Japan Railway & Transport Review No. 62 (p47-p52)

Special Feature
Establishment of Japan Transport Engineering Company (J-TREC)

Naoto Miyashita


Japan Transport Engineering Company (J-TREC) started operations on 2 April 2012 as a wholly owned rolling stock manufacturing subsidiary of East Japan Railway Company (JR East). Its forerunner is Tokyu Car Corporation (TCC) with a 63-year history as a pioneering manufacturer of stainless-steel rolling stock in Japan (Table 1).
J-TREC’s broad product line includes commuter and shinkansen high-speed trains for JR East and other private and public railways. All these commuter trains make full use of the company’s advanced technologies for building stainless-steel cars. The company also builds express, diesel, and hybrid trains for conventional narrow-gauge lines, as well as LRVs. Additionally, it manufactures track components, such as turnouts, and containers.
This article covers the background to J-TREC’s establishment, its business, and future outlook.

Background to J-TREC Establishment

On 27 October 2011, JR East announced its acquisition of management rights to TCC’s rolling stock manufacturing business and J-TREC was established when the business transfer was completed on 2 April 2012.
JR East is Japan’s largest railway company, operating 70 lines covering 7512.6 km. Its business spans a broad area across the Kanto, Koshinetsu, and Tohoku regions, and the company serves 16.5 million passengers every day (Table 2). Its 72 subsidiaries run other transport-related businesses, such as bus and monorail operations, retail and food service in stations, shopping centres in terminals, offices, and hotels. J-TREC is one of these 72 subsidiaries.
While JR East is a railway operator, it also launched its Niitsu Rolling Stock Plant in 1994 with technical assistance from TCC, where it builds stainless-steel commuter rolling stock. At late March 2013, the plant has built a total of 4037 rolling stock. By absorbing TCC’s R&D capabilities as well as design and manufacturing skills for diverse types of rolling stock such as shinkansen and express trains into the JR East Group companies, J-TREC aims to create a synergy with Niitsu Rolling Stock Plant and hence establish its rolling stock manufacturing business as what JR East calls the ‘fourth business pillar of operations’. (The first pillar is railway operations; the second is life-style, such as retail and shopping in stations; the third is Suica and IT business.)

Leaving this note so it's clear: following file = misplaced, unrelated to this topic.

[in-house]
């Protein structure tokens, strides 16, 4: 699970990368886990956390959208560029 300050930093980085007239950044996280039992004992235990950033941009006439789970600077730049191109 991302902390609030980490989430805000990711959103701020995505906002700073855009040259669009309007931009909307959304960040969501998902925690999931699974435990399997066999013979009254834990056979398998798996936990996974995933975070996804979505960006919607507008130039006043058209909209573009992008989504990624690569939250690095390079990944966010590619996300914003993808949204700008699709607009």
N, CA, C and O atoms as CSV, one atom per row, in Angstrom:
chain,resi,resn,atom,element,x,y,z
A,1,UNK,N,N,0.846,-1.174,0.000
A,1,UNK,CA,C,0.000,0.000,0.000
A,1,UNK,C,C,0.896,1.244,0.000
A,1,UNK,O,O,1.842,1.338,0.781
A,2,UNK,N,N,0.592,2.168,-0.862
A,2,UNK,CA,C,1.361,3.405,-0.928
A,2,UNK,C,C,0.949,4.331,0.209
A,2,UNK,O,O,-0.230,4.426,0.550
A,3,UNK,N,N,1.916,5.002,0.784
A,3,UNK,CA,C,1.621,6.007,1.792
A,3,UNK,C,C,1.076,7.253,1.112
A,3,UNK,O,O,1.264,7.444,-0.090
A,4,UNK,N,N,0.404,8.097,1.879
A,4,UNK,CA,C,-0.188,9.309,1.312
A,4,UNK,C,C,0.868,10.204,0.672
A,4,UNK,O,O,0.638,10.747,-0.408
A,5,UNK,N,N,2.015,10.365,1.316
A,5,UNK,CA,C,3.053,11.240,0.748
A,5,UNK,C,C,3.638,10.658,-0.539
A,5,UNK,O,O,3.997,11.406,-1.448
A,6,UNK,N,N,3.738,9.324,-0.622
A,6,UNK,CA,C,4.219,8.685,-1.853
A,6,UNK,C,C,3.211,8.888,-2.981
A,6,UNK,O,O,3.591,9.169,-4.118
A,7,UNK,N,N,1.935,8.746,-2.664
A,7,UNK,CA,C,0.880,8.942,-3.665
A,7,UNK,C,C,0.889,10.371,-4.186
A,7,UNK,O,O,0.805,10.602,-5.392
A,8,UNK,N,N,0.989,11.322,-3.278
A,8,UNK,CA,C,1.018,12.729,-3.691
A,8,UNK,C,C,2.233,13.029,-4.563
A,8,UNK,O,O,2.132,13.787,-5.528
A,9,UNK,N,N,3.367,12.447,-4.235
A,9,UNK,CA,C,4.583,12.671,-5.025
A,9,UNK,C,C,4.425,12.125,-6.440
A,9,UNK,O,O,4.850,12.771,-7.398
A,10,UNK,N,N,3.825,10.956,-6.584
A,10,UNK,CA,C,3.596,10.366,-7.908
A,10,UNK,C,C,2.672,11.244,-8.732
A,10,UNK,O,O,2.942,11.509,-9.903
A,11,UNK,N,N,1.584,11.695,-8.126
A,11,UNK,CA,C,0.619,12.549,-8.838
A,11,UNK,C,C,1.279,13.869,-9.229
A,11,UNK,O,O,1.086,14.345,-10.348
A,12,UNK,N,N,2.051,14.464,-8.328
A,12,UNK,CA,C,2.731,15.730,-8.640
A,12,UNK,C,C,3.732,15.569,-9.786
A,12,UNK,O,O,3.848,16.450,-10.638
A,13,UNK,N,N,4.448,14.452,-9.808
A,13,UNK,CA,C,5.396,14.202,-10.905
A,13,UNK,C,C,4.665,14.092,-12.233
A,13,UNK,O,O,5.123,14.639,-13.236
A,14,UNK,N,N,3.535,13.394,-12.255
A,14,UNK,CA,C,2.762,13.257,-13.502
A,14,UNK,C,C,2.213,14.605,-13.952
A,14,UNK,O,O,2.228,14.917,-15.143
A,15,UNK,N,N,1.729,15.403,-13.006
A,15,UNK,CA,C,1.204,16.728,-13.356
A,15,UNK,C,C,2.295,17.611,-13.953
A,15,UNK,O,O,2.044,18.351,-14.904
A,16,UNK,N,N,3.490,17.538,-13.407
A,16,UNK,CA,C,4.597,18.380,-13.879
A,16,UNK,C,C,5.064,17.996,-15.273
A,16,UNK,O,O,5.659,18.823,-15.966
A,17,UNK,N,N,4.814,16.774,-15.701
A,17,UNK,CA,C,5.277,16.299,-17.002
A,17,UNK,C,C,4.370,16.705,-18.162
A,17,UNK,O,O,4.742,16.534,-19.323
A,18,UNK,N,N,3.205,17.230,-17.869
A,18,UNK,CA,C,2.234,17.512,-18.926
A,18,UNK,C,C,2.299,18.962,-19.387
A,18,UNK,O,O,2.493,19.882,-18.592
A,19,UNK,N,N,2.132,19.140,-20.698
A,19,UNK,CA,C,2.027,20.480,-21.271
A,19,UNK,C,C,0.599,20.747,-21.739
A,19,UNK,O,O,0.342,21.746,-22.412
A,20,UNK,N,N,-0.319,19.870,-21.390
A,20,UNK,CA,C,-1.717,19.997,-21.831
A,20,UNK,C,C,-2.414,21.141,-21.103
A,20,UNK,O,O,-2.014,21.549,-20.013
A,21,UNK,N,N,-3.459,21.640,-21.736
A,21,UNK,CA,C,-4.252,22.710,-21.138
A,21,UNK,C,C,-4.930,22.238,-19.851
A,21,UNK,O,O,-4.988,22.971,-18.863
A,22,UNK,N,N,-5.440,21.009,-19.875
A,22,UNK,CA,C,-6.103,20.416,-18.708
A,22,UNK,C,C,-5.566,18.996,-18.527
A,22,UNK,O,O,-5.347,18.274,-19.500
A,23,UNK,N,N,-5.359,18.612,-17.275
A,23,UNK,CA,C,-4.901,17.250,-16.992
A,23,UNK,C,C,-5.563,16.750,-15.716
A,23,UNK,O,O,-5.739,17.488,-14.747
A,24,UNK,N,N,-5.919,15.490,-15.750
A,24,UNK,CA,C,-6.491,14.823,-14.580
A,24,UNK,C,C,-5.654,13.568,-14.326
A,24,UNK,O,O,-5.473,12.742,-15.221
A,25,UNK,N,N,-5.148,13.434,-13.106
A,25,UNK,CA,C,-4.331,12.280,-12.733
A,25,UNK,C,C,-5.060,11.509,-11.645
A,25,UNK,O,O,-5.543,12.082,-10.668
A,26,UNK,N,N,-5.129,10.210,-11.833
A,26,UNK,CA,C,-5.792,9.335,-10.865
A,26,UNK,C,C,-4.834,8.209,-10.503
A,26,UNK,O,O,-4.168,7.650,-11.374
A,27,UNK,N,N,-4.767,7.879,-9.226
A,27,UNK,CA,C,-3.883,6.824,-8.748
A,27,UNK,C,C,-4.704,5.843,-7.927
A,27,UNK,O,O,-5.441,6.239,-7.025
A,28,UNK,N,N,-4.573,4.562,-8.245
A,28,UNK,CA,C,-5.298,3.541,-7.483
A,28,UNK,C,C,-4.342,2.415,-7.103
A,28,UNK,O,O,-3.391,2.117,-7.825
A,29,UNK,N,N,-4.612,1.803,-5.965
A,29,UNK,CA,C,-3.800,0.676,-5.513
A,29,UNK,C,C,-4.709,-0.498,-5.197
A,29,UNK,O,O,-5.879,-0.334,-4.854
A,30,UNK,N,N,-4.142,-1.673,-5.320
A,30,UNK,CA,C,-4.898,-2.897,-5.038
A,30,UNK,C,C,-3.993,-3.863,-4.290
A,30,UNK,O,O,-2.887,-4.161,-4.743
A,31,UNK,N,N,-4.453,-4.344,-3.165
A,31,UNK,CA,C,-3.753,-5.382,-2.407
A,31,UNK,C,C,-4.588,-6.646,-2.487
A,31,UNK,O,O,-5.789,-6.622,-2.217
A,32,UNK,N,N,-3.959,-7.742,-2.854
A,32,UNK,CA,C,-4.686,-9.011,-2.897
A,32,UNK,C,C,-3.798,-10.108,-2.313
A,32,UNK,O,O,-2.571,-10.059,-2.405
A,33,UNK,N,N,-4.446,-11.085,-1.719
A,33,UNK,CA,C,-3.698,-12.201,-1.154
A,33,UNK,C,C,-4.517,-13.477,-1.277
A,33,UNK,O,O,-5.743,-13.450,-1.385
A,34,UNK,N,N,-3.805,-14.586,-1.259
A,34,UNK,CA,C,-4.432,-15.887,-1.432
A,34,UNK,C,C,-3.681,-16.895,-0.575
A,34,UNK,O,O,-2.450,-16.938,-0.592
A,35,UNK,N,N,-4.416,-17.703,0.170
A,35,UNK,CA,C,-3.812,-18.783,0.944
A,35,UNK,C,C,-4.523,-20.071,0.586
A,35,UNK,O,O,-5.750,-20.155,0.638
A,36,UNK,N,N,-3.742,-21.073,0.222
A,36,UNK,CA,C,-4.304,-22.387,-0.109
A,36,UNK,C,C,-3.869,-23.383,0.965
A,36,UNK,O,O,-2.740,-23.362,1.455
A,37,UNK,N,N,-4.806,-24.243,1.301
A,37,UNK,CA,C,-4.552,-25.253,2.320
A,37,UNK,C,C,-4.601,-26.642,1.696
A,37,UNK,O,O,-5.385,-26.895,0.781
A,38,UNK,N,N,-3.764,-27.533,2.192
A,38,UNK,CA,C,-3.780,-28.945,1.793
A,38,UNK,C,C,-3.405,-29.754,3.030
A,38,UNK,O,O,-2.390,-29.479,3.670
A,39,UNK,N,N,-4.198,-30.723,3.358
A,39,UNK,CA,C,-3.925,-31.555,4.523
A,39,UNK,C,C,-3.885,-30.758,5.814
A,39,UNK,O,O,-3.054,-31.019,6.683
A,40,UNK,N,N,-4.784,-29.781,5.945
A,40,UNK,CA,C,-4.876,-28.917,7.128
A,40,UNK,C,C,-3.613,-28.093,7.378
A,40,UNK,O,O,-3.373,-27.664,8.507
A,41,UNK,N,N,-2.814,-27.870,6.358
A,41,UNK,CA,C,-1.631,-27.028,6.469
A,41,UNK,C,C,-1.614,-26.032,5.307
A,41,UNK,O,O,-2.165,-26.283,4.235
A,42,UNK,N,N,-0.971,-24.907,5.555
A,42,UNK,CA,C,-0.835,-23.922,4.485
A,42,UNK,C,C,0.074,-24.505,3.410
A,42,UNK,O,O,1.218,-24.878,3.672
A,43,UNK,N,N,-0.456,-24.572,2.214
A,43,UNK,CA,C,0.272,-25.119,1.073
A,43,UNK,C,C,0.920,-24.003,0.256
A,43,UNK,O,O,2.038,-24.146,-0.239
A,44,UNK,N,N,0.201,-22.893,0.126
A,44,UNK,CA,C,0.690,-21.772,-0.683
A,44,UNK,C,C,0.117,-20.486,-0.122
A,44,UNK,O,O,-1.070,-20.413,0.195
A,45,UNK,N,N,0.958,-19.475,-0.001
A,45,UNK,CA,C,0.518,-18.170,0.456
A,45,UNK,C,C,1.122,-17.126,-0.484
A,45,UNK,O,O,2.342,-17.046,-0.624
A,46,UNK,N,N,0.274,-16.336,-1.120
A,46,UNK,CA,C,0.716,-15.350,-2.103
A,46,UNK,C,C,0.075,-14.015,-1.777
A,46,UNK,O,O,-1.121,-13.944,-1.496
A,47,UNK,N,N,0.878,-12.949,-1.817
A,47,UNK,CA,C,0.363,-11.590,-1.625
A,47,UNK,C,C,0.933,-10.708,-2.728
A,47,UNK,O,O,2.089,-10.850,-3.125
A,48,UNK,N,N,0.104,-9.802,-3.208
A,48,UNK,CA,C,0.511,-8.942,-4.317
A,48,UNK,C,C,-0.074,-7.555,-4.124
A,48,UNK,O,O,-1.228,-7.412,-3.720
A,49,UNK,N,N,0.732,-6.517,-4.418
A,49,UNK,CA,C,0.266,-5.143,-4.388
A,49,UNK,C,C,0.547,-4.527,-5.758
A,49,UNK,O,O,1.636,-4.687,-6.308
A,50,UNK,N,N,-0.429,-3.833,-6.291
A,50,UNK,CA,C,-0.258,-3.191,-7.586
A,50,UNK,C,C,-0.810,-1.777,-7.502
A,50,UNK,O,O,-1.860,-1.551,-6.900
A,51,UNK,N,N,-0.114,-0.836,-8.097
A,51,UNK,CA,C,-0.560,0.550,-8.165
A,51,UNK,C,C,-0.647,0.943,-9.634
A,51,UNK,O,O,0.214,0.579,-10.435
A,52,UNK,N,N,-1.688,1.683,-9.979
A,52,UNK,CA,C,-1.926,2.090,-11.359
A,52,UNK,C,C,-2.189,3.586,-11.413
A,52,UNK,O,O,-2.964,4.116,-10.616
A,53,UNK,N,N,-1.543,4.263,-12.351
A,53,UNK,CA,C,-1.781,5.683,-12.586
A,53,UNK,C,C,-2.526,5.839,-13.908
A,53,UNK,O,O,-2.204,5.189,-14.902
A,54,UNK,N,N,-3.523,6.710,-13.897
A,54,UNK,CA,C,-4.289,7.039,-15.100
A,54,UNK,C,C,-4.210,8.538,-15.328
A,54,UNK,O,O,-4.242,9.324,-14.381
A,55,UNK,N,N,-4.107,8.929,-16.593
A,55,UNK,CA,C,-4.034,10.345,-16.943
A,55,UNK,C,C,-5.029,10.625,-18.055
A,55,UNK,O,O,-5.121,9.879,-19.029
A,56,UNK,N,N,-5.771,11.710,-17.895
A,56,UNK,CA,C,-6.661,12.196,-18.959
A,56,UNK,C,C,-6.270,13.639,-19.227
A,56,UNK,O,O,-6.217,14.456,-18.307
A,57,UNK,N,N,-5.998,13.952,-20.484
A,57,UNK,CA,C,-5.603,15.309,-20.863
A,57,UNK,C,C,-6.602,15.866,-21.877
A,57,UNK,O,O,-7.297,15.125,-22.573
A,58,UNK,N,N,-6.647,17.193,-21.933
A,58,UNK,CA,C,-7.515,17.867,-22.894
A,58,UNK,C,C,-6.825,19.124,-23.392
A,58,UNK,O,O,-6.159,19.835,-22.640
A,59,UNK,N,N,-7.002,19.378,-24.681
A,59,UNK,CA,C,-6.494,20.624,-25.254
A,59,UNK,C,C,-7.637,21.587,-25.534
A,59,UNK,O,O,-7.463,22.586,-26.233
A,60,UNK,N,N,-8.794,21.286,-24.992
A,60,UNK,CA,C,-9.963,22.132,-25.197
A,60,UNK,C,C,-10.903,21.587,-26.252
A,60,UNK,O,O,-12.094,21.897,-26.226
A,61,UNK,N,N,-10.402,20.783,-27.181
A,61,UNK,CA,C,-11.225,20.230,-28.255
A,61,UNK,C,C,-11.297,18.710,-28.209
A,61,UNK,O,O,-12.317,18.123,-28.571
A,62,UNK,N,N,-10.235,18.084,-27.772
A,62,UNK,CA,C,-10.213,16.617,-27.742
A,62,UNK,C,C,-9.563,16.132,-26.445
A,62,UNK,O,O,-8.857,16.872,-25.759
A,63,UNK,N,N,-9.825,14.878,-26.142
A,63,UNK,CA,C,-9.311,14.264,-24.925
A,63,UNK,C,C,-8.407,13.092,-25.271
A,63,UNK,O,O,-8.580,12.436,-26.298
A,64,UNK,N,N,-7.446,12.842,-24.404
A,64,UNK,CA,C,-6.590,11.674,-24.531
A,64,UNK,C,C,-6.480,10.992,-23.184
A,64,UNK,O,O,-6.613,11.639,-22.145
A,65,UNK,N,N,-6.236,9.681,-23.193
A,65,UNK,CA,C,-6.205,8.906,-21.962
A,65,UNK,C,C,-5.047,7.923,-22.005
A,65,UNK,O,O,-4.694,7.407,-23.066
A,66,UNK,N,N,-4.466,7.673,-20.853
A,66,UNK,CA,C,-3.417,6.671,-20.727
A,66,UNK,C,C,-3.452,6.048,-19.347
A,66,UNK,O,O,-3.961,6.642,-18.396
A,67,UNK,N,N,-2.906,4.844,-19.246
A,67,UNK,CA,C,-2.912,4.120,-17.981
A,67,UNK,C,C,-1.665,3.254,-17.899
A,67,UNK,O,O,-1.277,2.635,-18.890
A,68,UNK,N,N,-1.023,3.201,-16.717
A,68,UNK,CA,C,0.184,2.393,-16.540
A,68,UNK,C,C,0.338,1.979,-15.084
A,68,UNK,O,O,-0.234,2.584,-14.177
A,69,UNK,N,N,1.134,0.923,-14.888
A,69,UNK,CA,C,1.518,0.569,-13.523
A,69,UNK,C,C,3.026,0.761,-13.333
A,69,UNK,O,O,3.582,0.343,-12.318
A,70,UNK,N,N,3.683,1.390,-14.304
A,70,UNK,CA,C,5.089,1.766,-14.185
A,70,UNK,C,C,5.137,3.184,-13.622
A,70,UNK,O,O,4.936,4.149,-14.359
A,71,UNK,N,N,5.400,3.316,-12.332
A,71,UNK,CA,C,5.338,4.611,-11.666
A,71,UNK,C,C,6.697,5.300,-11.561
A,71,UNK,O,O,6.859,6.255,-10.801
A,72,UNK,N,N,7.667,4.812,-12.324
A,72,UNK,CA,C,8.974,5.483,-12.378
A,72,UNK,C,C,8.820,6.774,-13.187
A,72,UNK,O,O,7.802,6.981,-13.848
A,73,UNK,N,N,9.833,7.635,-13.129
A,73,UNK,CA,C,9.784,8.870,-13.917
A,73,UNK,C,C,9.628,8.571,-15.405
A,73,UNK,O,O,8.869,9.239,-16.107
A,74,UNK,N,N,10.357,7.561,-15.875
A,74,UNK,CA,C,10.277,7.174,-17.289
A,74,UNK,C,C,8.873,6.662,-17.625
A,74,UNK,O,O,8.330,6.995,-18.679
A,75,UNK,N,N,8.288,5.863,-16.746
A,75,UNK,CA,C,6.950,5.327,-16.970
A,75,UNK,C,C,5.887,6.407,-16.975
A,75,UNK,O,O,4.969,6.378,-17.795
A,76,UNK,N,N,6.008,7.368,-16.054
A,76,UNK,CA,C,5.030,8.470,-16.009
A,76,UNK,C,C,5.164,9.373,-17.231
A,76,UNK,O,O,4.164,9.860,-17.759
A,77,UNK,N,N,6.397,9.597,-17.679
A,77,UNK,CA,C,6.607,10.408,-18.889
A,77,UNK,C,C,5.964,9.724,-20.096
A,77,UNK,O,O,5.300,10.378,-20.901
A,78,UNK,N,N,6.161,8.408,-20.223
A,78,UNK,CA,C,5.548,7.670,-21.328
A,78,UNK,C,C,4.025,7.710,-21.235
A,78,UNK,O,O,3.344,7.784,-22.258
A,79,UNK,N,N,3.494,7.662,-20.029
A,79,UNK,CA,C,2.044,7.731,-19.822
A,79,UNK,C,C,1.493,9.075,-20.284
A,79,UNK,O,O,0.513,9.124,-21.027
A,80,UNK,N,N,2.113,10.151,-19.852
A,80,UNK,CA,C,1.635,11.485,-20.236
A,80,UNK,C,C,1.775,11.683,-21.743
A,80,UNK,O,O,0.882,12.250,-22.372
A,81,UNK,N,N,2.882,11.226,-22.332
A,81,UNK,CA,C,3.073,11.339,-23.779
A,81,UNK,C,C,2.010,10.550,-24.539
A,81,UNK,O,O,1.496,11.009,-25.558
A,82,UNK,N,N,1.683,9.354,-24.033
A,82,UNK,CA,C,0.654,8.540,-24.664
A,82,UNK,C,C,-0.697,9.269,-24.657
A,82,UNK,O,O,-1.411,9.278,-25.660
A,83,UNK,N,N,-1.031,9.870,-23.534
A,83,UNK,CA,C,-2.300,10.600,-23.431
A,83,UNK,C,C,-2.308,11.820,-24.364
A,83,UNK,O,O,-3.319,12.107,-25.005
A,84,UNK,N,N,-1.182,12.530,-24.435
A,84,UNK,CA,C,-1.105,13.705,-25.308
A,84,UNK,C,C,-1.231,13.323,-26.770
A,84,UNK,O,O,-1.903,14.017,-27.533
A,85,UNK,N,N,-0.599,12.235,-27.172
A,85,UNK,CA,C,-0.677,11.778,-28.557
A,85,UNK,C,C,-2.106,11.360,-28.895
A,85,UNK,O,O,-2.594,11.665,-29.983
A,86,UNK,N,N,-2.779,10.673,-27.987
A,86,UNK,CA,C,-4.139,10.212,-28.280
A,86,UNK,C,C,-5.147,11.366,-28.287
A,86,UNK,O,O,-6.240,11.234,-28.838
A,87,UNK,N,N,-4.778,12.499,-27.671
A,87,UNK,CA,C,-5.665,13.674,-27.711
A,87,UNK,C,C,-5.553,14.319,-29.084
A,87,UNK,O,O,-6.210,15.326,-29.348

By packaging rolling stock with JR East’s comprehensive technologies, such as operations, maintenance and ICT, the company can meet the challenge of expanding into overseas markets too.
As described above, TCC cooperated fully with the launch of the JR East Niitsu Rolling Stock Plant in every area ranging from facility planning to employee technical training and has since maintained a tight cooperative relationship with JR East. Since JR East had a close relationship with Tokyu Corporation (Tokyu), TCC’s former parent, in various businesses such as terminal station development, Tokyu realized the potential of transferring management rights to JR East and then eventually transferred the rolling stock manufacturing business.
At the J-TREC startup, TCC’s businesses in special-purpose vehicles and multilevel parking were spun off to other companies.

Table 1: J-TREC Corporate Profile
Table 2:
JR East Corporate Profile
Figure 1:
Production to Date
Photo: Series E7 Shinkansen Design
Business History and Overview

TCC was established as Tokyu Yokohama Plant Co., Ltd., in August 1948 to restore war-damaged rolling stock. It changed its name to Tokyu Car Manufacturing Co., Ltd. in 1953 and then built Japan’s first stainless-steel-skin Tokyu 5200 EMU in 1958 followed in 1962 by Japan’s first all-stainless-steel Tokyu 7000 series of rolling stock using a technical joint venture with Budd Company in the USA. Using these and other accomplishments, TCC established a firm footing as the top manufacturer in Japan of stainless-steel rolling stock. J-TREC has produced some 8000 stainless-steel rolling stock to date (including those built previously by TCC) and about 60% of commuter trains in Greater Tokyo today are now stainless steel. Work is now underway on developing the next generation of stainless-steel rolling stock.
TCC has also played a role in building Japan’s high-speed rail network. Work in this field started in 1967 with the Series 0 shinkansen. Since then, the company has manufactured more than 800 cars for the Tokaido, Tohoku, Joetsu, Nagano, Yamagata and Akita shinkansen. Currently, J-TREC is designing and manufacturing Series E7 trains for the Hokuriku Shinkansen.
TCC also delivered the Kiha E200.the world’s first diesel hybrid railcar.to JR East in 2007.
In recent years, the company has actively developed rolling stock implementing universal design, playing a pivotal role in improving passenger convenience.
Rolling stock is designed and manufactured at the Yokohama Plant, but the company also has a plant in Kinokawa City, Wakayama Prefecture.the only place in Japan where rail-freight containers are manufactured. J-TREC also manufactures turnouts and other track components, supporting Japan’s railway infrastructure with a broad product line (Figure 2).